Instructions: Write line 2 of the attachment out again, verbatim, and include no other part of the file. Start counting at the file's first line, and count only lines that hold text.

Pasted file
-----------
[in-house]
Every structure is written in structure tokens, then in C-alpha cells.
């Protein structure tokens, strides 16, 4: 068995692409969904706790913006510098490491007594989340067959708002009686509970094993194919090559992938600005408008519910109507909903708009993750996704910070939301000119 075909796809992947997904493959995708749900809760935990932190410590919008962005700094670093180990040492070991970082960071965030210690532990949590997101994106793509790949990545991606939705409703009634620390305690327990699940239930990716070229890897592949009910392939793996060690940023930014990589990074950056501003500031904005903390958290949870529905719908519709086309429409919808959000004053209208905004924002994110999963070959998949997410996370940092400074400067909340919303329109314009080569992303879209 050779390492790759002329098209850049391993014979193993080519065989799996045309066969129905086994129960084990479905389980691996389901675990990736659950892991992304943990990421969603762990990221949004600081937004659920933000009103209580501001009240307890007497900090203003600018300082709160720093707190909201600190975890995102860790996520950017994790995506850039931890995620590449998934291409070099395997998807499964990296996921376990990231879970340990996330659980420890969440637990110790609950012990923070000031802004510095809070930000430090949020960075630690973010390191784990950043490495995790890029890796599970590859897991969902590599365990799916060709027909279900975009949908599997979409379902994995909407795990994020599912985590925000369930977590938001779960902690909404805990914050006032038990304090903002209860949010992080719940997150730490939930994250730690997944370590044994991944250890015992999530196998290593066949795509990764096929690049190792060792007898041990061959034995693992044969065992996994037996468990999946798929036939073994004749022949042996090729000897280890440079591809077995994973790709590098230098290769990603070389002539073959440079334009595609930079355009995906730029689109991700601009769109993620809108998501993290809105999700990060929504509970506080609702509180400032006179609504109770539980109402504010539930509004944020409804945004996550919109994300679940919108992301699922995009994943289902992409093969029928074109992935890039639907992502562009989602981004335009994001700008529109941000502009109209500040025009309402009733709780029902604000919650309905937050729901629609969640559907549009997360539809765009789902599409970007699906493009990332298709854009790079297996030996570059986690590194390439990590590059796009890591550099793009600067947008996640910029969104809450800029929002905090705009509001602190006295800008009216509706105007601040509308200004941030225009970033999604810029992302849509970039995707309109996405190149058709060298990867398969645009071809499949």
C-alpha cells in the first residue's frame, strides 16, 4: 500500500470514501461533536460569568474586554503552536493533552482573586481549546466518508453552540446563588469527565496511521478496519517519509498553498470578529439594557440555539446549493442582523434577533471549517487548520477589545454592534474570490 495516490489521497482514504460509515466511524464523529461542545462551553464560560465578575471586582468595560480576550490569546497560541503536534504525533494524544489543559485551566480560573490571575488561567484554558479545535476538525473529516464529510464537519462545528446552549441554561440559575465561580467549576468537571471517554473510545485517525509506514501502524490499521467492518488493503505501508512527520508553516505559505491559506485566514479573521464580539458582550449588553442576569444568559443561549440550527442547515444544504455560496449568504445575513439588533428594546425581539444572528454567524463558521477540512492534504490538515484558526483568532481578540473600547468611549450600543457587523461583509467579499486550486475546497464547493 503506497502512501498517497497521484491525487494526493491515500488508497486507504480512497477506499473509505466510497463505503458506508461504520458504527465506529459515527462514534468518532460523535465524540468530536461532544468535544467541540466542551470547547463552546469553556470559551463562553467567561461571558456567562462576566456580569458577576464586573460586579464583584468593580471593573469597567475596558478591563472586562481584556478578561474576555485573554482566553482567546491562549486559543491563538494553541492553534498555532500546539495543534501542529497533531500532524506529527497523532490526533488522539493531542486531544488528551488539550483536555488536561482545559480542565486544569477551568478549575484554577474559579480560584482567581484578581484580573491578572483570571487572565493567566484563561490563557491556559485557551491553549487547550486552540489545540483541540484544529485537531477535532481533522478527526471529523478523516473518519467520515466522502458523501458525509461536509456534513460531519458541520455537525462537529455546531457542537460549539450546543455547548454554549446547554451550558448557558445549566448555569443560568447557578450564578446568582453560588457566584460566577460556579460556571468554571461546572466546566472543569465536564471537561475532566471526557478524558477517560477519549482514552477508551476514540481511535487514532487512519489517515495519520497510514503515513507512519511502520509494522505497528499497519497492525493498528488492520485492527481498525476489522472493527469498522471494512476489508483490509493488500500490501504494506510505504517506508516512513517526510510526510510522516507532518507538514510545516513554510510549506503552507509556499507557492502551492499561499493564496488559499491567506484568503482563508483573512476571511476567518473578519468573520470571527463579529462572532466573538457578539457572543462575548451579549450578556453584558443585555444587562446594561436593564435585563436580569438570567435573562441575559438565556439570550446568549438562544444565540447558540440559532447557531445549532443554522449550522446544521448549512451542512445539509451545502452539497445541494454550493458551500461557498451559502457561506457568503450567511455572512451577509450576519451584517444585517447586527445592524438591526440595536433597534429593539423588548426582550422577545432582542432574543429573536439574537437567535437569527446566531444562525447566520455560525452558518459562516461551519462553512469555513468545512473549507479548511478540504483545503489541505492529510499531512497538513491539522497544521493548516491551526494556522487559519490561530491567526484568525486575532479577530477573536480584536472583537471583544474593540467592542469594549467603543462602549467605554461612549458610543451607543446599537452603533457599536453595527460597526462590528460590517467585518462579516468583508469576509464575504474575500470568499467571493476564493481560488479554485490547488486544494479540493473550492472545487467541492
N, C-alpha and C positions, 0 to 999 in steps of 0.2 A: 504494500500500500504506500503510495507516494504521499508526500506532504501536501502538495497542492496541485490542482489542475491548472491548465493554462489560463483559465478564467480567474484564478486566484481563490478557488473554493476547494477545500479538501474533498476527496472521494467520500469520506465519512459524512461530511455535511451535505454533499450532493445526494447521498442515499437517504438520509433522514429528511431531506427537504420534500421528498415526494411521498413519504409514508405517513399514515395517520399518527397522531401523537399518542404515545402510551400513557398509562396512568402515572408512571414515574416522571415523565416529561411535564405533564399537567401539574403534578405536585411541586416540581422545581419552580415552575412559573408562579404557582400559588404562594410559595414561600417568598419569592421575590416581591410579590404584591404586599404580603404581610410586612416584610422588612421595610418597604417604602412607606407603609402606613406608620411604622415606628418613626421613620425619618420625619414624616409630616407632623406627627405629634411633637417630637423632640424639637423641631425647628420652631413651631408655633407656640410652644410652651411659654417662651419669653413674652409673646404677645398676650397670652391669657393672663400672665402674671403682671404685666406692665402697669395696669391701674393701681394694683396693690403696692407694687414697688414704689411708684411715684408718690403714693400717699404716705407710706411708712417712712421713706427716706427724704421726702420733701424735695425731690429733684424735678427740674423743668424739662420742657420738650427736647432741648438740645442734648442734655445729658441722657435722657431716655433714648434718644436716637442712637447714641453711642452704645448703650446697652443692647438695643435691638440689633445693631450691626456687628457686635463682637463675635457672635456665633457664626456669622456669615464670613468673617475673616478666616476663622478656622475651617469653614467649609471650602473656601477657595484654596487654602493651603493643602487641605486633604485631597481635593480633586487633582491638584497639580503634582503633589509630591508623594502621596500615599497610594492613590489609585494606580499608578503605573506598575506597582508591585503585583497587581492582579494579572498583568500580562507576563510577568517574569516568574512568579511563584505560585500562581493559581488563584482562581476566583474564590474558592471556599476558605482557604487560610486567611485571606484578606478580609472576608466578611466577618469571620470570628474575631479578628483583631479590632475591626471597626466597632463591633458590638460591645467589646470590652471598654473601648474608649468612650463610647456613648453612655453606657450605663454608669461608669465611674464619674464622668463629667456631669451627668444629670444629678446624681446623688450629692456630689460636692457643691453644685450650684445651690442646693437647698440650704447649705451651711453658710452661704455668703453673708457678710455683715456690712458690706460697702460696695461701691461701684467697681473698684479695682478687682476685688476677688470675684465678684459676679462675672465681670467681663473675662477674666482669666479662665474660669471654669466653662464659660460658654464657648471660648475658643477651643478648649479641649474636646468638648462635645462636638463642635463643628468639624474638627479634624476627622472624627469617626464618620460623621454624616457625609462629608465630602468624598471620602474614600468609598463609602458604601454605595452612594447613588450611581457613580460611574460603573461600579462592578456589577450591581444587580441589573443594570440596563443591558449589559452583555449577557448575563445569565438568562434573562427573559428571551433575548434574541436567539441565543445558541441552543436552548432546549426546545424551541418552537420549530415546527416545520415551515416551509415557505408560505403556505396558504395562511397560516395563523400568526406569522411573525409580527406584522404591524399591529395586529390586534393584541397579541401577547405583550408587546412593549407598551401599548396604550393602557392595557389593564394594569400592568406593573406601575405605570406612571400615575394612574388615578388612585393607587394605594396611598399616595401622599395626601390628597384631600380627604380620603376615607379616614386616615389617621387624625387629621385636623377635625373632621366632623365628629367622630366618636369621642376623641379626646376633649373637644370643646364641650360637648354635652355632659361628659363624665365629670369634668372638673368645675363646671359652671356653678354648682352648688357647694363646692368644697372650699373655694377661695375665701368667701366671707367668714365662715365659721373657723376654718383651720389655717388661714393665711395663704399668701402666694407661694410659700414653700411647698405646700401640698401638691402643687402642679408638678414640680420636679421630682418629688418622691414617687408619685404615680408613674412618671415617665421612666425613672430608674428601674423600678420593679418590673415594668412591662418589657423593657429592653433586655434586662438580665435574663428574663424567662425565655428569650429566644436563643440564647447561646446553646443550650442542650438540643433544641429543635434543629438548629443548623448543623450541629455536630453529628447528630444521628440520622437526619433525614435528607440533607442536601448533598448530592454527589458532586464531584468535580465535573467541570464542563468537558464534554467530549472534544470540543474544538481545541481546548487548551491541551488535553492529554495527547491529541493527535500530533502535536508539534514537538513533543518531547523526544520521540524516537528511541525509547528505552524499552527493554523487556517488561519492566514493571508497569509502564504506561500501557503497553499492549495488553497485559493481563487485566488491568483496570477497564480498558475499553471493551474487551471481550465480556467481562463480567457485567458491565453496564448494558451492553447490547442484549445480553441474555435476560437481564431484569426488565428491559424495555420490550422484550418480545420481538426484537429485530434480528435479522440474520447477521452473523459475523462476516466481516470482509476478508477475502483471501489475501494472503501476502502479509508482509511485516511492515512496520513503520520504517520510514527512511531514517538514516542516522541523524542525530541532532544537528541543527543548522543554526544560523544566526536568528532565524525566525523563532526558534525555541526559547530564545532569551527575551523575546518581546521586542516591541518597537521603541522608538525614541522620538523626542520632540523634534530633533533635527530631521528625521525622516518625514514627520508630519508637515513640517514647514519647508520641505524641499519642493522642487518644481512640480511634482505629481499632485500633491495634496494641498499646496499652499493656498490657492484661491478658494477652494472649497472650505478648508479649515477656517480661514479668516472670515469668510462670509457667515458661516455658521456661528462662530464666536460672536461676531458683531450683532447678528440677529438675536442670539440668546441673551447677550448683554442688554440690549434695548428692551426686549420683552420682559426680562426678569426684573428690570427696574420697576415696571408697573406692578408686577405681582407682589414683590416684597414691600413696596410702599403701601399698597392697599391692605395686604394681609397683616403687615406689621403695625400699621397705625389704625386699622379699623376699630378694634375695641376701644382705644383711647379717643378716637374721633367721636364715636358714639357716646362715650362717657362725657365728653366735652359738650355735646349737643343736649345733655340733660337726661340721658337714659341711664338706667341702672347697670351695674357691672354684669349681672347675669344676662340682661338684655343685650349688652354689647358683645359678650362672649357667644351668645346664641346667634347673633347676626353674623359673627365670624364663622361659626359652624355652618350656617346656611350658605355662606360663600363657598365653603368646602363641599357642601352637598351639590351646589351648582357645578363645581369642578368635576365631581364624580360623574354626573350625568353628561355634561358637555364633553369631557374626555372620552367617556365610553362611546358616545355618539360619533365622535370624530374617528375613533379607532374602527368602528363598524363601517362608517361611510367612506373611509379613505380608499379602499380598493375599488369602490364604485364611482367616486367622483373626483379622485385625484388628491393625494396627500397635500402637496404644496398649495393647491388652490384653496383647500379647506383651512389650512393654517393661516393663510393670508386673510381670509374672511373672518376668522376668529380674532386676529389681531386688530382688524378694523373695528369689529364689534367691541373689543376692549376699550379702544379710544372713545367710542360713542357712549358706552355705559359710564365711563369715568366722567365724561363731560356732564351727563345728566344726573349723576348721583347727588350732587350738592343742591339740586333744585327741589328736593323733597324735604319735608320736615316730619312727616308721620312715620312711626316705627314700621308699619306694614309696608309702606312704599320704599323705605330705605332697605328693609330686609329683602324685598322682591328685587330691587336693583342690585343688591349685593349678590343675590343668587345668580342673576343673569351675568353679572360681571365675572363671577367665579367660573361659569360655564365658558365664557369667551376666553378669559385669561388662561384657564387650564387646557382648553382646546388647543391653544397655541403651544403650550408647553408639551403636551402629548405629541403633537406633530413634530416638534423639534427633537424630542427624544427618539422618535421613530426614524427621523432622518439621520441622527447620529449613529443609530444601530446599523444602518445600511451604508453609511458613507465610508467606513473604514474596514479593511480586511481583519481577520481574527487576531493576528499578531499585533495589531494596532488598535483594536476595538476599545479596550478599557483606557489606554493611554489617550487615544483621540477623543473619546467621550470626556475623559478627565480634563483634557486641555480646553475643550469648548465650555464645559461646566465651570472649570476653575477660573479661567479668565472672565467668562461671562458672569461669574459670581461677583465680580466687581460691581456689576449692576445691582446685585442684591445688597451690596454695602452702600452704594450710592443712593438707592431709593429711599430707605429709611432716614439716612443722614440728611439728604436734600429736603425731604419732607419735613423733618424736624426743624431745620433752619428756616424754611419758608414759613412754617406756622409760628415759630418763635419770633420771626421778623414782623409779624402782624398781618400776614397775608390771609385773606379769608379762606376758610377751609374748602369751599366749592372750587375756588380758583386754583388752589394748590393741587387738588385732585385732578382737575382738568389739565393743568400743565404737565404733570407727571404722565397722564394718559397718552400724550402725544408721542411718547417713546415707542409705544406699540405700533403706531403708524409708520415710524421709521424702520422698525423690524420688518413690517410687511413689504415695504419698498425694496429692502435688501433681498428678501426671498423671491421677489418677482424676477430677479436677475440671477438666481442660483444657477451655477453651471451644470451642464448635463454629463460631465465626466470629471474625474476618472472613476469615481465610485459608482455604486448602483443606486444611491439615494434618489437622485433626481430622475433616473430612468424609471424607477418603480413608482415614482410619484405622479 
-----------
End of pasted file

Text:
Every structure is written in structure tokens, then in C-alpha cells.